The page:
I had never met Tracy but did learn about her thoughts, feelings and her spirit through her blog. She was a real person, not some fake, phony person on MySpace. Her words helped me get through the treatment journey. I found humor where some might not have found humor having cancer. Tracy sure could!
Read the memory comments people left about Tracy. Will anyone say such great things about you when it is your time to leave this earth and the earthly body? And I'm not speaking to just women with breast cancer. If not, then do something about your life!
While I have not (yet) met Sharon, Kathy, Sue, Patti, Caryn, Christina, Sheri, Lauren, Gina and a whole host of other ladies, you have all touched my life as you shared your journey through breast cancer treatment and the life beyond with me in your words. You all are in my thoughts and prayers as you go through testing, waiting for results, chemo, waiting to feel better, implant fills, and more waiting.
With over 4800 hits on my blog, it makes me wonder how many other TNBC women are reading my blog. Won't you send a comment, or your blog website address, or join as a follower? Otherwise, I have to think that maybe I've clicked on the pages 4500 times and don't remember it!
Wishing you many blessings today and tomorrow and the rest of your life.
Wednesday, February 18, 2009
We hate this disease!
Introduction from the blog of a courageous and spirited TNBC woman - Tracy Pleva Hill
Please keep her family in your prayers.
My name is Tracy Pleva Hill and I was diagnosed with Stage IIb, triple negative breast cancer at the age of 32 in 2000. Ten months after completing chemotherapy in early 2001, I discovered that my disease had progressed to Stage IV. I have since spent seven years being infused with chemotherapeutics to manage my disease.
I have a beloved, beleaguered, adored husband who valiantly remains my most insistent supporter despite all the challenges and hardship breast cancer has brought us. (“In sickness and in health” – who saw this coming?) I also have an nine-year-old son who has never known me as anyone but a person living with cancer. So, I love my husband, raise my son, work full-time and run my home. Only, there is always the cancer.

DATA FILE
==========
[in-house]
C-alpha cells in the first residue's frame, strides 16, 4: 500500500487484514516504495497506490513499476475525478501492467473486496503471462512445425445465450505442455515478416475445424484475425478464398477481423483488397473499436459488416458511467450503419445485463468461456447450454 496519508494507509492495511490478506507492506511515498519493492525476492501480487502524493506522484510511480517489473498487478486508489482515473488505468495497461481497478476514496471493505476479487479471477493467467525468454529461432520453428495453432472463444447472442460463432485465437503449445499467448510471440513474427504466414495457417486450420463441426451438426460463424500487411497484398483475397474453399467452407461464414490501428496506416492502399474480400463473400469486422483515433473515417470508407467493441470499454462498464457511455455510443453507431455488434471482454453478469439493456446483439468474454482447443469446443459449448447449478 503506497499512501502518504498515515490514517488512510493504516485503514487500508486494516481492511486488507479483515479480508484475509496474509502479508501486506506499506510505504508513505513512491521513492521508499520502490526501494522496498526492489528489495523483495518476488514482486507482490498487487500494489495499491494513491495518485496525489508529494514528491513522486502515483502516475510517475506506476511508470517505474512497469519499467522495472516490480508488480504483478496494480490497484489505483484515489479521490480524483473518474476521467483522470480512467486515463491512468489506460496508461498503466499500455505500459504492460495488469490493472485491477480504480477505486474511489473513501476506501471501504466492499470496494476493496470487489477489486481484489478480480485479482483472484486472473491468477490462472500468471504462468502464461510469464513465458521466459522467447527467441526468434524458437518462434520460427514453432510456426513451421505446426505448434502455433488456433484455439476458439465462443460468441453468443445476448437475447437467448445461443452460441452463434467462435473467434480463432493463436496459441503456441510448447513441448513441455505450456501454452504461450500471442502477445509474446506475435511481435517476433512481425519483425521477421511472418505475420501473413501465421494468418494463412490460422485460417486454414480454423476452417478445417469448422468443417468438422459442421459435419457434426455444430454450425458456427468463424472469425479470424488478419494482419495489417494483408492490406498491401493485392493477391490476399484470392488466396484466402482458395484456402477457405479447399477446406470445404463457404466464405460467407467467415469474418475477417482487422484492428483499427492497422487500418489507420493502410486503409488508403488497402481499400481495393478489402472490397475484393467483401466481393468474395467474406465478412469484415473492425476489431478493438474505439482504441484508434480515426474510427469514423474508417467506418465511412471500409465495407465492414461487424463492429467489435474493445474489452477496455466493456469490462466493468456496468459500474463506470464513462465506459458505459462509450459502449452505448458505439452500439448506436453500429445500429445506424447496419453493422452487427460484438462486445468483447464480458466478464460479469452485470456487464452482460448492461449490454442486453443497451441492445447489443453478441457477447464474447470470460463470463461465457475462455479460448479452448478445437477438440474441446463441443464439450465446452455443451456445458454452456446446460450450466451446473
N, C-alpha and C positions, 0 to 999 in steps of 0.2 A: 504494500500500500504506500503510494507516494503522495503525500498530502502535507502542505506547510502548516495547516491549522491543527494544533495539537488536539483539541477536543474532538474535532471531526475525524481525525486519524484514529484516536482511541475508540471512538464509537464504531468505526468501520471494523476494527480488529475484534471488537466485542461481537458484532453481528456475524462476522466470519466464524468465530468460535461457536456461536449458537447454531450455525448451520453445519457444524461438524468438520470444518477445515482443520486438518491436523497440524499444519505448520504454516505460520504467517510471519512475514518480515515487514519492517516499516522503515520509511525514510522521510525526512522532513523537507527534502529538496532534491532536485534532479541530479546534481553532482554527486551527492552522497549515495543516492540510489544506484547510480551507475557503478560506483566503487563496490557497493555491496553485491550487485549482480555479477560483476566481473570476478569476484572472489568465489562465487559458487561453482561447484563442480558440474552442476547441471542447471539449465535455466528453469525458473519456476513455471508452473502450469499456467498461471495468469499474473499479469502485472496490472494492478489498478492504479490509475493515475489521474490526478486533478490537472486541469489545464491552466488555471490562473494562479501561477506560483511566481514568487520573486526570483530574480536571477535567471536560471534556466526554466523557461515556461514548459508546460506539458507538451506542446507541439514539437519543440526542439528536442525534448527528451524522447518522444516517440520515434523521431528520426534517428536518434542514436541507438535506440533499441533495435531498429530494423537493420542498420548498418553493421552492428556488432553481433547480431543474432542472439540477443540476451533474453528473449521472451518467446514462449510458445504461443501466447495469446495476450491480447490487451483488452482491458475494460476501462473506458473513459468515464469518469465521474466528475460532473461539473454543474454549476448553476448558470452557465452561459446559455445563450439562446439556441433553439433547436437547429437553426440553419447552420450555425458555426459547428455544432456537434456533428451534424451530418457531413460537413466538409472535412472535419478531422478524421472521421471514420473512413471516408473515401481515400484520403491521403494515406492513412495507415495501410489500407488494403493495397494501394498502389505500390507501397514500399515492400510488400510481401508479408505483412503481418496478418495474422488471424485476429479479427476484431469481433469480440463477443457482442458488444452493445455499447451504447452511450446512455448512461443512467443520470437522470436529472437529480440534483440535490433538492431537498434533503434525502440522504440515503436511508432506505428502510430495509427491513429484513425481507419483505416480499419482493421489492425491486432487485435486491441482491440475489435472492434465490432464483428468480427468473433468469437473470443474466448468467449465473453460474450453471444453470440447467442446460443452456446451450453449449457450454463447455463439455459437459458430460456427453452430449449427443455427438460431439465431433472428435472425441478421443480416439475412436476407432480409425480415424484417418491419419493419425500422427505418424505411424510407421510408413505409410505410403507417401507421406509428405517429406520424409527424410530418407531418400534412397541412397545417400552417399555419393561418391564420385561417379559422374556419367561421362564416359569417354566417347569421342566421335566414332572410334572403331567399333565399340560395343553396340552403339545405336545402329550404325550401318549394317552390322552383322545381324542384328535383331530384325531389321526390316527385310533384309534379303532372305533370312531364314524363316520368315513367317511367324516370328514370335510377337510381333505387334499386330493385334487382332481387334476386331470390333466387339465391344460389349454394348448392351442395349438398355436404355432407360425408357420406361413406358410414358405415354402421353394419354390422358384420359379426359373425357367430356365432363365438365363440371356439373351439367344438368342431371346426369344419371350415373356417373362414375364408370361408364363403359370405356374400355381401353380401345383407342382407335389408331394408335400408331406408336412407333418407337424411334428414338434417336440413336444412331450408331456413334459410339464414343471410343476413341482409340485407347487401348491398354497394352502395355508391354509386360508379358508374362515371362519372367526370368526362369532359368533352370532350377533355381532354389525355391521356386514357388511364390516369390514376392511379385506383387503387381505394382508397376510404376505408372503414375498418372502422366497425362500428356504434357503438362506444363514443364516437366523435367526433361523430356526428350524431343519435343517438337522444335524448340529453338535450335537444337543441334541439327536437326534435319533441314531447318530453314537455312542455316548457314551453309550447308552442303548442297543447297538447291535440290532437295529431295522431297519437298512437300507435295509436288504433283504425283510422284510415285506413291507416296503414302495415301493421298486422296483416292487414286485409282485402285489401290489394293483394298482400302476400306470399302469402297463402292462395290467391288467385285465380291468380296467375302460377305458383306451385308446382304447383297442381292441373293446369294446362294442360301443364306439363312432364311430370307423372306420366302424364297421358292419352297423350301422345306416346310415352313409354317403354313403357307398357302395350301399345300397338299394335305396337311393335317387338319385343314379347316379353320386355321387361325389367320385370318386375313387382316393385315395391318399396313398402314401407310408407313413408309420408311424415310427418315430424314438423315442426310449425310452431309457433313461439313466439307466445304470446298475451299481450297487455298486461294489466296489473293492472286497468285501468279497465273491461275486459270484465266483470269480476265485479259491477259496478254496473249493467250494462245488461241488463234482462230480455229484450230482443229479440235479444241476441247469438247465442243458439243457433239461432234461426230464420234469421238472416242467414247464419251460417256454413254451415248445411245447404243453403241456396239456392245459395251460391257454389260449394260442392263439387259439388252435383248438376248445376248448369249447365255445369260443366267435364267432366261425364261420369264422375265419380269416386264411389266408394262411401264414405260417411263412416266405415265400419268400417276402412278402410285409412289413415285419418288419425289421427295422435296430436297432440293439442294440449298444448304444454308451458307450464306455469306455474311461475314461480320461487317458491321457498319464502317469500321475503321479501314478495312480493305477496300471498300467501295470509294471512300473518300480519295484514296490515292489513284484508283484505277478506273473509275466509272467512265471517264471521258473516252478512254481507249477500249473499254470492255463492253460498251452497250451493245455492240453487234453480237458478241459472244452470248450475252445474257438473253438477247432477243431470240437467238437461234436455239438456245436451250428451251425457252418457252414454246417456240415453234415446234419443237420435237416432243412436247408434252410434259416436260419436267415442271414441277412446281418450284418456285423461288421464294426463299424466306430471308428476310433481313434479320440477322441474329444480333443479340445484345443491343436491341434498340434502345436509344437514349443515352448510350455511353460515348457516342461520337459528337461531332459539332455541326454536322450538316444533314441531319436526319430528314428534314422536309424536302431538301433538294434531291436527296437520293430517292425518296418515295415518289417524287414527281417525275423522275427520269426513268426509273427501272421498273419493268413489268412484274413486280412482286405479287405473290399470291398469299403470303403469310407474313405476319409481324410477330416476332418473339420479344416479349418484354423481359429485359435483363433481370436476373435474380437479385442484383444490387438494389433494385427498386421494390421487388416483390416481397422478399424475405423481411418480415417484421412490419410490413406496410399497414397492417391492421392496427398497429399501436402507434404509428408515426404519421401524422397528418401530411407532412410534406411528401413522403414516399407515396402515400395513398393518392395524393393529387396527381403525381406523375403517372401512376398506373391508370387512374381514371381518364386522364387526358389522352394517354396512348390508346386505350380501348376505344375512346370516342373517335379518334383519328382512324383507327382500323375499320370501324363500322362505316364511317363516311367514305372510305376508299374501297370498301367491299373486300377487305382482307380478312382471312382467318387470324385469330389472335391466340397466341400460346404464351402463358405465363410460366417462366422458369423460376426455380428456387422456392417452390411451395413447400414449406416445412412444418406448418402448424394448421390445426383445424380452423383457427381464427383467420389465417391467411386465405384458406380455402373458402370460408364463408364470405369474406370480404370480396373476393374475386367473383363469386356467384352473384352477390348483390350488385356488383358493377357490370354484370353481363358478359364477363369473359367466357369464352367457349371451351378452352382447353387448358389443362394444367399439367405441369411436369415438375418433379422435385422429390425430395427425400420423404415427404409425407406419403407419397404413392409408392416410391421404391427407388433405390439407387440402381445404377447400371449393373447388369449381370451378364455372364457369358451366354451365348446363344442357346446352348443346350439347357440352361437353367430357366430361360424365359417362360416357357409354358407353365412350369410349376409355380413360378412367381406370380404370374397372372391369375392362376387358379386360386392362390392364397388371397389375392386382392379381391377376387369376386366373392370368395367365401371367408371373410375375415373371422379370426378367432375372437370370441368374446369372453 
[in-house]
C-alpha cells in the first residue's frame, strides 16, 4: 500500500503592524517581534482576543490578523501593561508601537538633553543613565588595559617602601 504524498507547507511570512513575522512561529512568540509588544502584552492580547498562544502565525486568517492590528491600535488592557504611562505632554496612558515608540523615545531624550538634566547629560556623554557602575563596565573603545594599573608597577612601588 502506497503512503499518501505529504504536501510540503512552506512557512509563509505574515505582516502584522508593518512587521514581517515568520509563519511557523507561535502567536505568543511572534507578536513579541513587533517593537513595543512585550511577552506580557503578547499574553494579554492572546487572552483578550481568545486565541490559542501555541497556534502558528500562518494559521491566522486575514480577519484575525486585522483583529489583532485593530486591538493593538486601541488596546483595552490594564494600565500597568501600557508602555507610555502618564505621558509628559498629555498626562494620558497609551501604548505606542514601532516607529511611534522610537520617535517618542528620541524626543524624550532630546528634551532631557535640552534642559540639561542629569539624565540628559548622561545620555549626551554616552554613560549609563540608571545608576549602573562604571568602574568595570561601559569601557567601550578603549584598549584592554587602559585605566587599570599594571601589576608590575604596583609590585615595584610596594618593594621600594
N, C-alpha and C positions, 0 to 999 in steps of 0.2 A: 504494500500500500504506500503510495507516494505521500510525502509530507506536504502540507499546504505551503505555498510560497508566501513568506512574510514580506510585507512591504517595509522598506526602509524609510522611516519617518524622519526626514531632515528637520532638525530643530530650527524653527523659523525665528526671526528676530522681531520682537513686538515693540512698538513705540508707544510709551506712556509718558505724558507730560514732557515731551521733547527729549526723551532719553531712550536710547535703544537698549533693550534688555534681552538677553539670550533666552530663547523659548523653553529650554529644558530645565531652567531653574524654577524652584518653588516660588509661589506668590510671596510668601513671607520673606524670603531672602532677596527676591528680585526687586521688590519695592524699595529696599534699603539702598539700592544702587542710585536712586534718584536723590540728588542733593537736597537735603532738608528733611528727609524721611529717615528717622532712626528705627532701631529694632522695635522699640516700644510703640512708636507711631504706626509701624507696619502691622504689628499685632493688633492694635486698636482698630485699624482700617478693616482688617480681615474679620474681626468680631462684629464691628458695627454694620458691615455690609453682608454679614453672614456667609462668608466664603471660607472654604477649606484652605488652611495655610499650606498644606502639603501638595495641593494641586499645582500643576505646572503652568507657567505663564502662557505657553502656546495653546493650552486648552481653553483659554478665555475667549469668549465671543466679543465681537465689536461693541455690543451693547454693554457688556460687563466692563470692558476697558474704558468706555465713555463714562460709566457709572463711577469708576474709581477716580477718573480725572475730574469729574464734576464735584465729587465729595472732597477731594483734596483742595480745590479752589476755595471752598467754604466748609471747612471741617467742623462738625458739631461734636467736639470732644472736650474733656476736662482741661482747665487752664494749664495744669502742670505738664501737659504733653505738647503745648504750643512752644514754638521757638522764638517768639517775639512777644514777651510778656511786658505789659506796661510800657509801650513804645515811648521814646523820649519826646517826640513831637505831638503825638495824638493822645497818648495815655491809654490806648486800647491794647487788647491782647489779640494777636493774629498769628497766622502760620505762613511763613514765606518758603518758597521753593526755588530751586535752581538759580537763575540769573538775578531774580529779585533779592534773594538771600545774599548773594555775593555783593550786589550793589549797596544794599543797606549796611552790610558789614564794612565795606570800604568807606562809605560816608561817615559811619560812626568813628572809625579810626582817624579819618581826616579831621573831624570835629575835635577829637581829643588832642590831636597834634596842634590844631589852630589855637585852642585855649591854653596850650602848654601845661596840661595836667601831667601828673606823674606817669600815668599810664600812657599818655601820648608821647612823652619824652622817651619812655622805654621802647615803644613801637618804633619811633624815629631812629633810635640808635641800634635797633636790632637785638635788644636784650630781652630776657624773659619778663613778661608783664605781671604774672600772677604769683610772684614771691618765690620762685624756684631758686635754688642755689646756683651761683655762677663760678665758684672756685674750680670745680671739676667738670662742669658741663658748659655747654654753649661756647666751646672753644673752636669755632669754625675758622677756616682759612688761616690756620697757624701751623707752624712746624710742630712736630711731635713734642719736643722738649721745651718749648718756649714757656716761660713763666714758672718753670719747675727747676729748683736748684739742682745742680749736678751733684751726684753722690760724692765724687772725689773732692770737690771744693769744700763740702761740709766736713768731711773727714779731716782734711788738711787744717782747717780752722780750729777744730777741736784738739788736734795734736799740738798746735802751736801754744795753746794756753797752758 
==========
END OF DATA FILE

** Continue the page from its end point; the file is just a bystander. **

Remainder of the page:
I have a hard time remembering what I was like before breast cancer horned in on my unremarkable but happy life. It shapes me in unfamiliar ways. Living with Stage IV (advanced) breast cancer elevates the game. It means knowing that your cancer is never going to leave you and that you are going to be on some form of medication for as long as your body can withstand it or until the cancer overwhelms it.I intend to make this f-ing disease work for every little bit it tries to take from me.
Monday, February 16, 2009
His elbow has given him pain off and on over the past 5 years. Cortisone shots and physical therapy have not cured it, only helped alleviate the pain for a little while. Next step was surgery for him. So, me in my brighter moment said, "Hey honey, why don't you try acupuncture? I have a recommendation for a acupuncturist from one of the ladies at work". What I really meant was, "Hey honey! Why don't you go have acupuncture first and tell me how bad it hurts. THEN, I'll decide if I want to go myself." I'm such a loving wife.
Actually, Vic isn't bother by needles but I am. I can get the pass-out feeling just thinking about it. The port flush this past Thursday hurt like the dickens and, yes, I had to sit afterwards because the room was turning a little white. I had the usual chest discomfort and ended up with some bruising around the port area. We figured out that during chemo, I was never bothered by the needle going into the chest because they had me so gorped up on meds that made me sleepy and calm.